November 27, 2020
After working in various countries for two years, representatives of Japan Overseas Cooperation Volunteers (JOCV) returned to Japan and were granted an audience by Their Imperial Highnesses Crown Prince and Crown Princess Akishino on Aug. 25. This time the interview took place with JICA headquarters and JICA Kansai Center joined on the internet as a protective measure against COVID-19. Four representatives, one each from the areas of Africa, Asia, and Central and South America, reported on activities in their assigned areas to Their Imperial Highnesses, with SUZUKI Noriko, JICA senior vice-president, and KOBAYASHI Hiroyuki, director general of JOCV, in attendance.
Activity teaching improved nutrition to primary school upper grade classes with local NGO group members. Mr. Kobayashi is at the right
KOBAYASHI Yusuke (category: Community Development, age 35, from Tokyo) was attached to a welfare center (equivalent to the welfare section of a Japan city government) in Parakou City, about 7 hours by car from Cotonou, Benin’s largest city. He made efforts to help socially disadvantaged people by working to inform the community about improving nutrition and carrying out activities in an orphanage. In an initiative to improve nutrition, he developed contacts with local NGOs and performed educational activities in six primary school upper grade classes and prepared an activity report. He shared this report with the NGO members, the welfare center at his workplace, and the welfare authorities of the Borgou Department that supervises Parakou City.
Ms. Akiyoshi is on the right at a marathon rally in Beijing in temperatures of over 40 degrees, challenging in zero garbage activities
AKIYOSHI Kaede (category: Environmental Education, age 28, from Fukuoka Prefecture) was assigned to an environmental NGO that had been active for a long time in Beijing, the capital of China. She was engaged in musical events in the country working with Japanese and Chinese NGOs, with young people from both countries carrying out zero garbage activities. She used her knowhow and initiated zero garbage activities at various large-scale events, and planned ecotours to inspect Japan’s environmental efforts. In this way, she used her own ideas and bridge-building to bring practical endeavors to her placement.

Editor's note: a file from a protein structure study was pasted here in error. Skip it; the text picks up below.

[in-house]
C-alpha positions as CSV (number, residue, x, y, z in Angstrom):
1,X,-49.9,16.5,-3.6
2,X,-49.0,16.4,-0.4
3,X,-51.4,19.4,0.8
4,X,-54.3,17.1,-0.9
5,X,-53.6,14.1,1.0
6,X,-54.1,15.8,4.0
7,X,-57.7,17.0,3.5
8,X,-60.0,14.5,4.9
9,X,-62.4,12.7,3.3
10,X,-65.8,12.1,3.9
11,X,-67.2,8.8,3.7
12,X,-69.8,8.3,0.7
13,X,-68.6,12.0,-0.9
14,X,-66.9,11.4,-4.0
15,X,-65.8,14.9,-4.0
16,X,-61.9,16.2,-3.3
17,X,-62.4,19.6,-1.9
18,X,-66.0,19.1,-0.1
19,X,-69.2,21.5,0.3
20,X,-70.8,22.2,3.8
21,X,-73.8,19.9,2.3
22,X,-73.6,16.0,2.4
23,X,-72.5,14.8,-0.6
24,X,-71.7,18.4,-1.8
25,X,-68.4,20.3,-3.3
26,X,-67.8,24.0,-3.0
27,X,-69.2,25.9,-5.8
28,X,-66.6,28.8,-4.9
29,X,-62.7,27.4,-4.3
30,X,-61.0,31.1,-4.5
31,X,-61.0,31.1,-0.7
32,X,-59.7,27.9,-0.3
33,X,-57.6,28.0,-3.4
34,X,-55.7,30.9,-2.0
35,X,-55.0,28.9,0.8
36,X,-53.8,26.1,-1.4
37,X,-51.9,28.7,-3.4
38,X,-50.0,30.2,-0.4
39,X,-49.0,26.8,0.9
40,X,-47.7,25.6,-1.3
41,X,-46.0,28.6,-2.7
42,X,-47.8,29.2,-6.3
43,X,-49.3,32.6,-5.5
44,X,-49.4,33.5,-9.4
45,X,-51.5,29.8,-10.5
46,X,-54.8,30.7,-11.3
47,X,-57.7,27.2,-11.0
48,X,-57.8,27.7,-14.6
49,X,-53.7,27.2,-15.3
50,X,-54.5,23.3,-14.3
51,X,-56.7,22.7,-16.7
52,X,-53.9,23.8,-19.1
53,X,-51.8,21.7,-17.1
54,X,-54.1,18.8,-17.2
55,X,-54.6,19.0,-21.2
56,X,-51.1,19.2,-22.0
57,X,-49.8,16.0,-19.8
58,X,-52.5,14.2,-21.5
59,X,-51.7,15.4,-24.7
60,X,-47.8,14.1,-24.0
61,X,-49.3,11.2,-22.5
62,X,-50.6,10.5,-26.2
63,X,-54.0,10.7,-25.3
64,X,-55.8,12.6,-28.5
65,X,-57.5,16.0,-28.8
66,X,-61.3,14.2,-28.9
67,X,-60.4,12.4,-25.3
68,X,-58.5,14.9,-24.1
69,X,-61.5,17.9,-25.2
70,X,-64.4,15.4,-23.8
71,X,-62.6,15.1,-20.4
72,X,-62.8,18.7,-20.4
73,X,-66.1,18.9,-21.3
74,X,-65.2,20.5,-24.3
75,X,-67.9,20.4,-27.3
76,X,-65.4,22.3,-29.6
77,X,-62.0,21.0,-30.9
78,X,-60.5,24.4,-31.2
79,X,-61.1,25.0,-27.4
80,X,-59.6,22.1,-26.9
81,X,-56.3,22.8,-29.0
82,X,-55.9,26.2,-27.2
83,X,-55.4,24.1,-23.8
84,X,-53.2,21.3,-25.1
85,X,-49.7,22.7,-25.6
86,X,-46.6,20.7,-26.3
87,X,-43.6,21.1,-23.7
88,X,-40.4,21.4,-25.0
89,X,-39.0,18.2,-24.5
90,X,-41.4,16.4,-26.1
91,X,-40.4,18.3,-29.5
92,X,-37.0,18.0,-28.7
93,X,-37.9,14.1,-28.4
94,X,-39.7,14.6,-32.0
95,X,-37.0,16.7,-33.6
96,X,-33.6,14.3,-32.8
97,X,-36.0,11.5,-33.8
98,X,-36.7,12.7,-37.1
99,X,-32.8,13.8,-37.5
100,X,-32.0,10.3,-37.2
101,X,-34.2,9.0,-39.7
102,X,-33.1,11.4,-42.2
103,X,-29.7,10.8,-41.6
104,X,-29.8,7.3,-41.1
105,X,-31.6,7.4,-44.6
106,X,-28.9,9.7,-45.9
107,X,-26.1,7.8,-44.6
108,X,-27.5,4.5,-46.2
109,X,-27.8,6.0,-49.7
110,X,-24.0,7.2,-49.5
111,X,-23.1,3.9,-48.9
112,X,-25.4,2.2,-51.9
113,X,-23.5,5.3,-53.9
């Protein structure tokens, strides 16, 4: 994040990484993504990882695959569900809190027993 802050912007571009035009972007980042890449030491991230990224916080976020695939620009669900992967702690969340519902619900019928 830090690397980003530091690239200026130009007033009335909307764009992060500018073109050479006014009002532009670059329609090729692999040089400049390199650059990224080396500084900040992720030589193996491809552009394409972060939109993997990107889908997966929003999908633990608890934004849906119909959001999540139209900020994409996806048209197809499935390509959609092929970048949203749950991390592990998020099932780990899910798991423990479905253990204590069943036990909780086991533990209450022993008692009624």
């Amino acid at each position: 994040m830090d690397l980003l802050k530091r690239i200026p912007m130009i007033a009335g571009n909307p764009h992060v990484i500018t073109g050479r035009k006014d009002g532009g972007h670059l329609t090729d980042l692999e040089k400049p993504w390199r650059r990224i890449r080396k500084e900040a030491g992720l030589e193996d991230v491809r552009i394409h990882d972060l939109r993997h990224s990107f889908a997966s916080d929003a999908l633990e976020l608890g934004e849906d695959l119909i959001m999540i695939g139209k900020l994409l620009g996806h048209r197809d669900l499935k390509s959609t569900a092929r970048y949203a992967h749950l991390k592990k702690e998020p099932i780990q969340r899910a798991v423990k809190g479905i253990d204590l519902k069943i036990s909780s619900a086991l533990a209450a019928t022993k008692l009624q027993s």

Mr. Tamura (middle), in the third-year class at the Laborie Primary School, guiding the children who are taking up the recorder for the first time
TAMURA Naoya (category: Music, age 31, from Hyogo Prefecture) was attached to Education District Seven of Choiseul in south Saint Lucia. He worked at training teachers and children in music development, travelling round the schools in the area. He raised the children’s skills in expression and their level of interest in music by giving musical direction in eurythmics, which involves singing together with bodily movement, recorder, and keyboard harmonica. In addition, he was engaged in activities such as producing musical teaching books using local systems. He also used a Grassroots Human Security Grant Aid of the Japanese embassy to improve the students' hygiene at neighboring primary schools through assistance in building toilet facilities and lunch rooms. He made a great contribution locally beyond music education.
Ms. Matsuo (center) holding self-makeup classes to help counter dementia in aged people in the San Juan Japanese immigrant communities
MATSUO Madoka (category: Beautician, age 38, from Osaka Prefecture) was attached to the beautician department of the vocational training school in Santa Cruz City, the second city of Bolivia. She followed on from her predecessor’s activity by upgrading textbooks and guidebooks and improved the quality of guidance in the five essentials, known as the 5S in Japanese, referring to Sort, Set, Shine, Standardize, and Sustain. Besides her assigned areas, Ms. Matsuo worked at enhancing students' extracurricular programs such as at treatment centers for cancer patients. Through cosmetician activities she made a contribution to local society.
During this audience, each person was granted an opportunity to report to Their Imperial Highnesses about the issues, the way that they worked in cooperation with local people, and achievements in their assigned positions. Also, the discussion broadened to include their work or further study since returning and they told about how their two years activity as JOCV tied in with the present. Their Imperial Highnesses listened carefully and warmly, and although the audience was held online due to COVID-19, those who attended were able to complete their reports from beginning to end in a relaxed atmosphere.